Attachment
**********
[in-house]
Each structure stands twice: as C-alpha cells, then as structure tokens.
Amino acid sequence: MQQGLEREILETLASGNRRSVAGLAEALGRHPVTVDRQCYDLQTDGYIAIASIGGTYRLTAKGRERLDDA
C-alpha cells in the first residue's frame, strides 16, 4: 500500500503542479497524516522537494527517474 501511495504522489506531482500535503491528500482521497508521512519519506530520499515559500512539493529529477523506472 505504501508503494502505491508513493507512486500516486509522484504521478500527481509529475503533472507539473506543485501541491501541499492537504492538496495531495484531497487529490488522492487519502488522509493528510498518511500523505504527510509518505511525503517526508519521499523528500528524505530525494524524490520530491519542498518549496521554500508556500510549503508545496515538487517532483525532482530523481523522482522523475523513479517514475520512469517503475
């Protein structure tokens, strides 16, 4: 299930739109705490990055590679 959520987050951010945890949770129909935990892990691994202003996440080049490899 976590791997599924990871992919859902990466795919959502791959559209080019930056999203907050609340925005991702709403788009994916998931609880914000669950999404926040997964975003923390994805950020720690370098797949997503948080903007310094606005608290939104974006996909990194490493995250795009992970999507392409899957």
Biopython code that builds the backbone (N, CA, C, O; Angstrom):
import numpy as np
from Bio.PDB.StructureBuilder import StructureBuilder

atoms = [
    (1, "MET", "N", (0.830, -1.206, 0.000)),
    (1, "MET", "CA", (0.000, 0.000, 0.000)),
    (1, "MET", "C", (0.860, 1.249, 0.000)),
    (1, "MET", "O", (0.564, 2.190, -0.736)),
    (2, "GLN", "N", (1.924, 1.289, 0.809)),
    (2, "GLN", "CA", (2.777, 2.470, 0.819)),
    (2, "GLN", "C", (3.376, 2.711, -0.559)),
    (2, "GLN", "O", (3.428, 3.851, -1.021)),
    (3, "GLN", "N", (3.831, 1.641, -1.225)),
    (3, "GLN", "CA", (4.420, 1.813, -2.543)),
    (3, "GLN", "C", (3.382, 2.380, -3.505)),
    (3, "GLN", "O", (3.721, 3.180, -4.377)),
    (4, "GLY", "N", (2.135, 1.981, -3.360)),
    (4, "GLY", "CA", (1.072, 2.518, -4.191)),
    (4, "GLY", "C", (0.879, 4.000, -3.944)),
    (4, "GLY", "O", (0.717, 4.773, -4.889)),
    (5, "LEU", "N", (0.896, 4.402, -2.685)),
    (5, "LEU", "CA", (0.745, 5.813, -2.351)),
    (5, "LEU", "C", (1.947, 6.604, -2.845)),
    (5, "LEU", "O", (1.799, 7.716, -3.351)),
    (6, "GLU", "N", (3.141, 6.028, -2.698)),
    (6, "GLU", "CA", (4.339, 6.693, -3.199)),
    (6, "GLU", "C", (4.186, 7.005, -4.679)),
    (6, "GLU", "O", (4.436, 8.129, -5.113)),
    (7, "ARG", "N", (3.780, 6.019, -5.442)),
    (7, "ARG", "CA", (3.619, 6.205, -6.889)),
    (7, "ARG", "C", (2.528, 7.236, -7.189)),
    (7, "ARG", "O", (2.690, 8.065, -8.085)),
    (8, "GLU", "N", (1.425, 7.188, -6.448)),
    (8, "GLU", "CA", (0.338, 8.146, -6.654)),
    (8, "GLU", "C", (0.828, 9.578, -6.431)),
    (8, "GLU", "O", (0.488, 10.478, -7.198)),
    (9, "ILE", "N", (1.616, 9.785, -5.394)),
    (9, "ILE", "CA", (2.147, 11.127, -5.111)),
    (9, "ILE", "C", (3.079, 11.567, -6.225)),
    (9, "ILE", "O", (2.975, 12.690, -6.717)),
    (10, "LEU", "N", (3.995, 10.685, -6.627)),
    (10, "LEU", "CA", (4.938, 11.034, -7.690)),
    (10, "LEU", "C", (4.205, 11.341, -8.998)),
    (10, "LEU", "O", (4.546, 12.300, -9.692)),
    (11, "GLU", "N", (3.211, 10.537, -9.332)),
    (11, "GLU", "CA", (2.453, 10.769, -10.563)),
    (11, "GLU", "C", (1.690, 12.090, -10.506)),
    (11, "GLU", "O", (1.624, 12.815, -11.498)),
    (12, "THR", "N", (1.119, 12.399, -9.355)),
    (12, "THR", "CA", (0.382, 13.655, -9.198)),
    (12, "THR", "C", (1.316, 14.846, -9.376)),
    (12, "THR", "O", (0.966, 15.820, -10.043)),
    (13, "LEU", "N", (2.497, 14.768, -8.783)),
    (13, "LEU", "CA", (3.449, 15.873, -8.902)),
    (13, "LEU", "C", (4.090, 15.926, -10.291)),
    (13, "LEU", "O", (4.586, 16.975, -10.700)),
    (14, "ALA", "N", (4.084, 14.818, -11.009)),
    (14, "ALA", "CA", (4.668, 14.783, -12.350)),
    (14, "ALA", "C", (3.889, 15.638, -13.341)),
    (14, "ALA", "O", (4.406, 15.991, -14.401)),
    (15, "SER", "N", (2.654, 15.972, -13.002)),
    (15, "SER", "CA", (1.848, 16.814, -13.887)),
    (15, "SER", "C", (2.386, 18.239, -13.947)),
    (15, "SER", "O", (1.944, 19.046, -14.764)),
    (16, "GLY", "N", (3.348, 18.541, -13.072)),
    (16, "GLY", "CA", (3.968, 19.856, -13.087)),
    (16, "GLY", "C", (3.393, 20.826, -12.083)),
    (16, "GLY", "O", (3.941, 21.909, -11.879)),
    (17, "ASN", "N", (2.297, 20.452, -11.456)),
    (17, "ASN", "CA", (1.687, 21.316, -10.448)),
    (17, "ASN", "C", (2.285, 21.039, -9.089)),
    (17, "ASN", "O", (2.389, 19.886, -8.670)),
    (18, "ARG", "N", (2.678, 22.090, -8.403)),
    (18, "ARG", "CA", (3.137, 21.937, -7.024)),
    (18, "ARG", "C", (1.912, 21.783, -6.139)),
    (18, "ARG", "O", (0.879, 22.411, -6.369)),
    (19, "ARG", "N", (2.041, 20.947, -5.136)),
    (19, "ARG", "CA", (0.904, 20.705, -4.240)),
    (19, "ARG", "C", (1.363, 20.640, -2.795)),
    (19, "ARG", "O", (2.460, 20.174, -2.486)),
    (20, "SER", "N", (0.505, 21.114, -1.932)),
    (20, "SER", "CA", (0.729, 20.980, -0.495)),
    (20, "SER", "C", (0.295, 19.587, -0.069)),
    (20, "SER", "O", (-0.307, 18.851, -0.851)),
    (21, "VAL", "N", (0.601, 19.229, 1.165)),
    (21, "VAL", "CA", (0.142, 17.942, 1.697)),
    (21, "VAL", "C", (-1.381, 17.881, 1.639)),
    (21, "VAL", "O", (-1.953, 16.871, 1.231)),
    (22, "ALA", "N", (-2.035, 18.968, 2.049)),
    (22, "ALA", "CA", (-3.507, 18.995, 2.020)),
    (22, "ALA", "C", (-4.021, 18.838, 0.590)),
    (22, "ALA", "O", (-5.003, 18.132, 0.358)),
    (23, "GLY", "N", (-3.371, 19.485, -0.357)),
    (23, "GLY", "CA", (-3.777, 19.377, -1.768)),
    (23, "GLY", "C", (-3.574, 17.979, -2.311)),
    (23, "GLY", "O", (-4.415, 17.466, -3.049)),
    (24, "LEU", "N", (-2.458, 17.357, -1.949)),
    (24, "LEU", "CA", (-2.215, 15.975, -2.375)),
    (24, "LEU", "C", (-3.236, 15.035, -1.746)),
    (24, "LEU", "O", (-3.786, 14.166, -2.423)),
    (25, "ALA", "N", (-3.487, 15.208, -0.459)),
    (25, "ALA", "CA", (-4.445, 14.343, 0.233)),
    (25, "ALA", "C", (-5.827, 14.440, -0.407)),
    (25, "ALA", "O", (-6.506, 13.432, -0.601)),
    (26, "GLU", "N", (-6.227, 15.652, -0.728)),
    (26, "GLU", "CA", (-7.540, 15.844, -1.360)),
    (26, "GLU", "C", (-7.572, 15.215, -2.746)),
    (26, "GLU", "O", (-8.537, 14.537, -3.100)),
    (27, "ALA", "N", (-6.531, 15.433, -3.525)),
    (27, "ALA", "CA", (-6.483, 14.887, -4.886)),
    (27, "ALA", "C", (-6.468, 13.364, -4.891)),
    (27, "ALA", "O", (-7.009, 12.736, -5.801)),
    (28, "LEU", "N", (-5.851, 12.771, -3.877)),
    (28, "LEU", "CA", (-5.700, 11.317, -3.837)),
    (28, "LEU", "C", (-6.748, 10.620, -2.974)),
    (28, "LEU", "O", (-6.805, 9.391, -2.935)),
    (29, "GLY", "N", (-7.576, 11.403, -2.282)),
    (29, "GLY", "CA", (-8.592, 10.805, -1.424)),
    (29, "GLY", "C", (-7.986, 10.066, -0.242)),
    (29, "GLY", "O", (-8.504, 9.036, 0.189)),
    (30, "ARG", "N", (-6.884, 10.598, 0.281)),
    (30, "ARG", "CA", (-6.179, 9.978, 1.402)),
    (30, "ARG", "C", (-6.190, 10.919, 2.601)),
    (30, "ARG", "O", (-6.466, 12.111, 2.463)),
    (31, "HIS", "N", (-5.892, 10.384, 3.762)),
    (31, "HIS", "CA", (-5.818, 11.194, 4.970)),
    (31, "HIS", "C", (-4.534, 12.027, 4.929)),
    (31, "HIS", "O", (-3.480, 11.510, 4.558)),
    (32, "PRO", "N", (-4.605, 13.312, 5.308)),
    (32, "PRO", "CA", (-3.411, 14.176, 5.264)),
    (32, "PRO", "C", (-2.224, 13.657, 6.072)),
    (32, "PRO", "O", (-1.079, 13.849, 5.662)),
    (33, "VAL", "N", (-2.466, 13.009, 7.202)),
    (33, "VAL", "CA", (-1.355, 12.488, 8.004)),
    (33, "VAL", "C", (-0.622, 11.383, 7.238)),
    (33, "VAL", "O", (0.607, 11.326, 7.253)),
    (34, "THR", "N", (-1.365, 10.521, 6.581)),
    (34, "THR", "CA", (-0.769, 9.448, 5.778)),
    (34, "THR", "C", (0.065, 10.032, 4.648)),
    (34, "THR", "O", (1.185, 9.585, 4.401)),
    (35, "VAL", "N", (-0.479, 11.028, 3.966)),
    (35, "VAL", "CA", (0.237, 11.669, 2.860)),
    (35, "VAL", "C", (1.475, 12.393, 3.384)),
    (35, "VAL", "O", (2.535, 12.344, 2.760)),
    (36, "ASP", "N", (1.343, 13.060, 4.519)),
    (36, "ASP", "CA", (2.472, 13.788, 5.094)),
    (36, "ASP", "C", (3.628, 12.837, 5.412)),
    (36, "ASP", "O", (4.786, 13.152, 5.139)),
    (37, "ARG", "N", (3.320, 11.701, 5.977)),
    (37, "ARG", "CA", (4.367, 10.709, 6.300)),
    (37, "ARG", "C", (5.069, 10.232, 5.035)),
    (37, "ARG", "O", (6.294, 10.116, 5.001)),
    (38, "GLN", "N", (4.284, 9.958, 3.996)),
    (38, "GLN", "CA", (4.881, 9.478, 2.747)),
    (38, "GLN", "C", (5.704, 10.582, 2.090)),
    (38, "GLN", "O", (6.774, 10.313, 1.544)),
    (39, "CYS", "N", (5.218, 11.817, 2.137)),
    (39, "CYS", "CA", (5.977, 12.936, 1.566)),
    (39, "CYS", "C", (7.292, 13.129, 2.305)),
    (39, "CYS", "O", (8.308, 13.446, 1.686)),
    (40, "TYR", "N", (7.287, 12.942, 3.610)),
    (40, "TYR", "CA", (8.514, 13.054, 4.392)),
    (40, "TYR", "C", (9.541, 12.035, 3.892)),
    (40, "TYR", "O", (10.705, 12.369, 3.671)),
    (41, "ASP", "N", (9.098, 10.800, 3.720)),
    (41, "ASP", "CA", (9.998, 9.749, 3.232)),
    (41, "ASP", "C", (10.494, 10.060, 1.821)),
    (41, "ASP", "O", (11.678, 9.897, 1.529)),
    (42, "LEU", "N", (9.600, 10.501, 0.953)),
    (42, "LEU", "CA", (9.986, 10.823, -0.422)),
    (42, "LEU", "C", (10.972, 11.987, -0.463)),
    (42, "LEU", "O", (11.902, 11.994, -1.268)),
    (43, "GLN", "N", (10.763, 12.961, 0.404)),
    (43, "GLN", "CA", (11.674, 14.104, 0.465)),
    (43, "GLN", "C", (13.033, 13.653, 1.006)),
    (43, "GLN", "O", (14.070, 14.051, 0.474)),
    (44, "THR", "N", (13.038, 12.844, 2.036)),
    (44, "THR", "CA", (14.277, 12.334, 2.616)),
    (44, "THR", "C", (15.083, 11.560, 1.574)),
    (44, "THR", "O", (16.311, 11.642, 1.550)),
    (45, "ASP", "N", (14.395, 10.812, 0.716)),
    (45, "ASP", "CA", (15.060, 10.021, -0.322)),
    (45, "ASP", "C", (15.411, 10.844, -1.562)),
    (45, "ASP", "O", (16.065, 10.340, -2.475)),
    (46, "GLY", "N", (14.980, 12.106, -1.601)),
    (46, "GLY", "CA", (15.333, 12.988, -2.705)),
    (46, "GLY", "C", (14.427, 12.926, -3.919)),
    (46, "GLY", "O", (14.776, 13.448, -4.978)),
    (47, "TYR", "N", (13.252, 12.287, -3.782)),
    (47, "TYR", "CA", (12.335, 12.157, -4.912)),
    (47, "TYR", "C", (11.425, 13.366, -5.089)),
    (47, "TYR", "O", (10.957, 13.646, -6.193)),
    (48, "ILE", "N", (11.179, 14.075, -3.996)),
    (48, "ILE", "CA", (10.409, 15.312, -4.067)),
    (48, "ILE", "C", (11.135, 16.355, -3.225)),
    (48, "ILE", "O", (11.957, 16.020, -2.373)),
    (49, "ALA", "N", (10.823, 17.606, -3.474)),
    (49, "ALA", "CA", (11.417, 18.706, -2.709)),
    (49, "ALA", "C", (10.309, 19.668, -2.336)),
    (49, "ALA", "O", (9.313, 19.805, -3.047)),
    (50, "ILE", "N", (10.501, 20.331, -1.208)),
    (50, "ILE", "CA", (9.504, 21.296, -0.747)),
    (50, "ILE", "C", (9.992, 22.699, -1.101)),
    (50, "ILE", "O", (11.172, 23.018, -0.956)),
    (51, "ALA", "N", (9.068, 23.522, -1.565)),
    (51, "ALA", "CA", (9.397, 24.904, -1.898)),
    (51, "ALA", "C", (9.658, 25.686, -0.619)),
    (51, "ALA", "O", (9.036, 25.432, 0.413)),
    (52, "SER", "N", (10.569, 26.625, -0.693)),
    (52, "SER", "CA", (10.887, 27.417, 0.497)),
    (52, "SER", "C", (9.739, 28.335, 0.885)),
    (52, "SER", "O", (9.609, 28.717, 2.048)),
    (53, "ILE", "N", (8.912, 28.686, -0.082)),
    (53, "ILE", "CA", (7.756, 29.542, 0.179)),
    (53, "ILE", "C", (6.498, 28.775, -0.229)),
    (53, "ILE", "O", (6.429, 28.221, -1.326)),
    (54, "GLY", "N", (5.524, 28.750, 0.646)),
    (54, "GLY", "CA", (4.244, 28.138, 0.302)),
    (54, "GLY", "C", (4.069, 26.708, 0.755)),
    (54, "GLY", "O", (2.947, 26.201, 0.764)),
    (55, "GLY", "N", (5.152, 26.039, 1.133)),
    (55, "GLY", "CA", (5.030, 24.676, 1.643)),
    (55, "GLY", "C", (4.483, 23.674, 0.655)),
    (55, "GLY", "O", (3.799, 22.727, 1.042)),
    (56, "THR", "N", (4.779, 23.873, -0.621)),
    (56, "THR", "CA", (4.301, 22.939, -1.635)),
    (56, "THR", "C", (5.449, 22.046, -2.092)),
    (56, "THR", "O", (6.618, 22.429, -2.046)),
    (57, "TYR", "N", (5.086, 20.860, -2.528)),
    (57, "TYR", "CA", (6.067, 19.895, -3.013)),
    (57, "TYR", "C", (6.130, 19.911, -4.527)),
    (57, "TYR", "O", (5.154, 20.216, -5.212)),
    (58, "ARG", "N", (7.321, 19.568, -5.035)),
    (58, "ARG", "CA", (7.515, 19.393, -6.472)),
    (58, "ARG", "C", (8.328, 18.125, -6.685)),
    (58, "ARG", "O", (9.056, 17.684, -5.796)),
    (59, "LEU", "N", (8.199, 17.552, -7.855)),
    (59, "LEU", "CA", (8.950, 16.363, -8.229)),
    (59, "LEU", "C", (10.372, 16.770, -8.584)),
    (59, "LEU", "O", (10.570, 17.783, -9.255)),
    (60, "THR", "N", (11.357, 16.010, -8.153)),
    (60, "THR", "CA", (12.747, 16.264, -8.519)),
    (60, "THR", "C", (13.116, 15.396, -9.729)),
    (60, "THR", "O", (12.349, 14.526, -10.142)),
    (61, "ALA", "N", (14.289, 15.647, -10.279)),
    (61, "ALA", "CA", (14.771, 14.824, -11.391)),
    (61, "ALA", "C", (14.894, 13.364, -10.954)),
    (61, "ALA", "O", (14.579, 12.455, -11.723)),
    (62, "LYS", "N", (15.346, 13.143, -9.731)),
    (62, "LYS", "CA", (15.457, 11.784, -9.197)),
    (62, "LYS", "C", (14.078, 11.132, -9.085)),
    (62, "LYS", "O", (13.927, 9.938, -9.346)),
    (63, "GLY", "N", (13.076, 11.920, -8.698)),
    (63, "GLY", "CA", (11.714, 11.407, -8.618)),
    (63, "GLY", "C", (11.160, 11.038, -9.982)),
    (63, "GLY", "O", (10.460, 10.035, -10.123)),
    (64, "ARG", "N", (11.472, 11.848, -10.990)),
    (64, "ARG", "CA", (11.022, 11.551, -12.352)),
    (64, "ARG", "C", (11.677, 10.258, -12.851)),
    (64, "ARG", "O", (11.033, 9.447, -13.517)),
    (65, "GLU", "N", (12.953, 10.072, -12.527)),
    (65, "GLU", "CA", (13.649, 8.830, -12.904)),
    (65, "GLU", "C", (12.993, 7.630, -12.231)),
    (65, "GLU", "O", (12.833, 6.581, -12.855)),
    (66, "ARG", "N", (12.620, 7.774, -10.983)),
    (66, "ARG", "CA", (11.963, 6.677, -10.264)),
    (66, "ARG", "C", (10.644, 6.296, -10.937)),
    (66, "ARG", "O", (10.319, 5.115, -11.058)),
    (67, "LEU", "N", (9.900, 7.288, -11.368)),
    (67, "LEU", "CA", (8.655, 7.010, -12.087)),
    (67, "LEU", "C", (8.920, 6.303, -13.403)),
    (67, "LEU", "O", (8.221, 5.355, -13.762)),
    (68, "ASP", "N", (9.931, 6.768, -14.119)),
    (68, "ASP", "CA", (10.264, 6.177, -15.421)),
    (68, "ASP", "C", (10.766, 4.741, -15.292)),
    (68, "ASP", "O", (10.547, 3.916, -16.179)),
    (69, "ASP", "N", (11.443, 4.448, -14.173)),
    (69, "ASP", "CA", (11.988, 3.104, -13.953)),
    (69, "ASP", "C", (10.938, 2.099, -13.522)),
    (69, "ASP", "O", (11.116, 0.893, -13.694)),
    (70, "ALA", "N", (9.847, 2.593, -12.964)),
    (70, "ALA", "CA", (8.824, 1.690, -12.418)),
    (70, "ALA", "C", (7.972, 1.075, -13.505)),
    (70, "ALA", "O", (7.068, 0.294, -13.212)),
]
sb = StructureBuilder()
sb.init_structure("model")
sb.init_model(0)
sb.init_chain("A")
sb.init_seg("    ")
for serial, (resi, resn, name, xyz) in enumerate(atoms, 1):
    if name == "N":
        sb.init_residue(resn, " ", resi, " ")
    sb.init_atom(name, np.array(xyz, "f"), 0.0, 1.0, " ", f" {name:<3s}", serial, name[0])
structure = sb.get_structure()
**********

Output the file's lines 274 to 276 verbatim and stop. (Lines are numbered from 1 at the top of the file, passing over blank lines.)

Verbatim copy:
    (67, "LEU", "N", (9.900, 7.288, -11.368)),
    (67, "LEU", "CA", (8.655, 7.010, -12.087)),
    (67, "LEU", "C", (8.920, 6.303, -13.403)),